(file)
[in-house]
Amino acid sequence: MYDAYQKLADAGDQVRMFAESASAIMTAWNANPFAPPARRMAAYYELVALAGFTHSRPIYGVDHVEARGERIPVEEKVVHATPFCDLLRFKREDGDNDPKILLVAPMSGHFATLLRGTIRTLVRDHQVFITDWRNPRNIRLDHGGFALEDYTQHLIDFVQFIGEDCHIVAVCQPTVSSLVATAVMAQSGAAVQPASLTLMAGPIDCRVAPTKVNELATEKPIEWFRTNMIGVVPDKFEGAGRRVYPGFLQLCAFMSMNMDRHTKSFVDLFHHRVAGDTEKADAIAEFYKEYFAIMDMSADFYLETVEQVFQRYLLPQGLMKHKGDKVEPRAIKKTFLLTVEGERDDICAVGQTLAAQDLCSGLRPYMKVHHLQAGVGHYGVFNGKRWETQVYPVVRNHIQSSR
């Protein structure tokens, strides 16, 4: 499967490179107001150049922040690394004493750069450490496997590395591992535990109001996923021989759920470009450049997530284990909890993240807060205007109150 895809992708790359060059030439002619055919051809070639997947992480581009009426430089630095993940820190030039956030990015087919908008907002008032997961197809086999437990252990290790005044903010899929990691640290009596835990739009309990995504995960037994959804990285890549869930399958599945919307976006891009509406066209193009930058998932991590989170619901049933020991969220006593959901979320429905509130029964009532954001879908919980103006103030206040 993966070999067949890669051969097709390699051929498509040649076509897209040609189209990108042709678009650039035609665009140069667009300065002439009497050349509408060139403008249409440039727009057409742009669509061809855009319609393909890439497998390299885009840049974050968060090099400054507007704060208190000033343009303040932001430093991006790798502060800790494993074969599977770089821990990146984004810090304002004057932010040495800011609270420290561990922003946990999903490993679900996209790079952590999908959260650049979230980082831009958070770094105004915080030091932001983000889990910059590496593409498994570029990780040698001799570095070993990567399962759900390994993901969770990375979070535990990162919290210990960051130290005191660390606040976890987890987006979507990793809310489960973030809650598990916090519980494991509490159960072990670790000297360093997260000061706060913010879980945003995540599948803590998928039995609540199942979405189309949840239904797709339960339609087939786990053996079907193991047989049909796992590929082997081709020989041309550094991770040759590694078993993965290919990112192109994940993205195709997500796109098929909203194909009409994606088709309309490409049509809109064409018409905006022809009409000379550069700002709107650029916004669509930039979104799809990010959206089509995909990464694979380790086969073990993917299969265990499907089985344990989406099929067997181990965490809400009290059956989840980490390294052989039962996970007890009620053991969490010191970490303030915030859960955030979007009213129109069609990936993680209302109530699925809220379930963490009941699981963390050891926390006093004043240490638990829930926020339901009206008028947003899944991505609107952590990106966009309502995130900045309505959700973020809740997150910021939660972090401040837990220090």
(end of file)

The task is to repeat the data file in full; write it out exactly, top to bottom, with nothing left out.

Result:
[in-house]
Amino acid sequence: MYDAYQKLADAGDQVRMFAESASAIMTAWNANPFAPPARRMAAYYELVALAGFTHSRPIYGVDHVEARGERIPVEEKVVHATPFCDLLRFKREDGDNDPKILLVAPMSGHFATLLRGTIRTLVRDHQVFITDWRNPRNIRLDHGGFALEDYTQHLIDFVQFIGEDCHIVAVCQPTVSSLVATAVMAQSGAAVQPASLTLMAGPIDCRVAPTKVNELATEKPIEWFRTNMIGVVPDKFEGAGRRVYPGFLQLCAFMSMNMDRHTKSFVDLFHHRVAGDTEKADAIAEFYKEYFAIMDMSADFYLETVEQVFQRYLLPQGLMKHKGDKVEPRAIKKTFLLTVEGERDDICAVGQTLAAQDLCSGLRPYMKVHHLQAGVGHYGVFNGKRWETQVYPVVRNHIQSSR
């Protein structure tokens, strides 16, 4: 499967490179107001150049922040690394004493750069450490496997590395591992535990109001996923021989759920470009450049997530284990909890993240807060205007109150 895809992708790359060059030439002619055919051809070639997947992480581009009426430089630095993940820190030039956030990015087919908008907002008032997961197809086999437990252990290790005044903010899929990691640290009596835990739009309990995504995960037994959804990285890549869930399958599945919307976006891009509406066209193009930058998932991590989170619901049933020991969220006593959901979320429905509130029964009532954001879908919980103006103030206040 993966070999067949890669051969097709390699051929498509040649076509897209040609189209990108042709678009650039035609665009140069667009300065002439009497050349509408060139403008249409440039727009057409742009669509061809855009319609393909890439497998390299885009840049974050968060090099400054507007704060208190000033343009303040932001430093991006790798502060800790494993074969599977770089821990990146984004810090304002004057932010040495800011609270420290561990922003946990999903490993679900996209790079952590999908959260650049979230980082831009958070770094105004915080030091932001983000889990910059590496593409498994570029990780040698001799570095070993990567399962759900390994993901969770990375979070535990990162919290210990960051130290005191660390606040976890987890987006979507990793809310489960973030809650598990916090519980494991509490159960072990670790000297360093997260000061706060913010879980945003995540599948803590998928039995609540199942979405189309949840239904797709339960339609087939786990053996079907193991047989049909796992590929082997081709020989041309550094991770040759590694078993993965290919990112192109994940993205195709997500796109098929909203194909009409994606088709309309490409049509809109064409018409905006022809009409000379550069700002709107650029916004669509930039979104799809990010959206089509995909990464694979380790086969073990993917299969265990499907089985344990989406099929067997181990965490809400009290059956989840980490390294052989039962996970007890009620053991969490010191970490303030915030859960955030979007009213129109069609990936993680209302109530699925809220379930963490009941699981963390050891926390006093004043240490638990829930926020339901009206008028947003899944991505609107952590990106966009309502995130900045309505959700973020809740997150910021939660972090401040837990220090």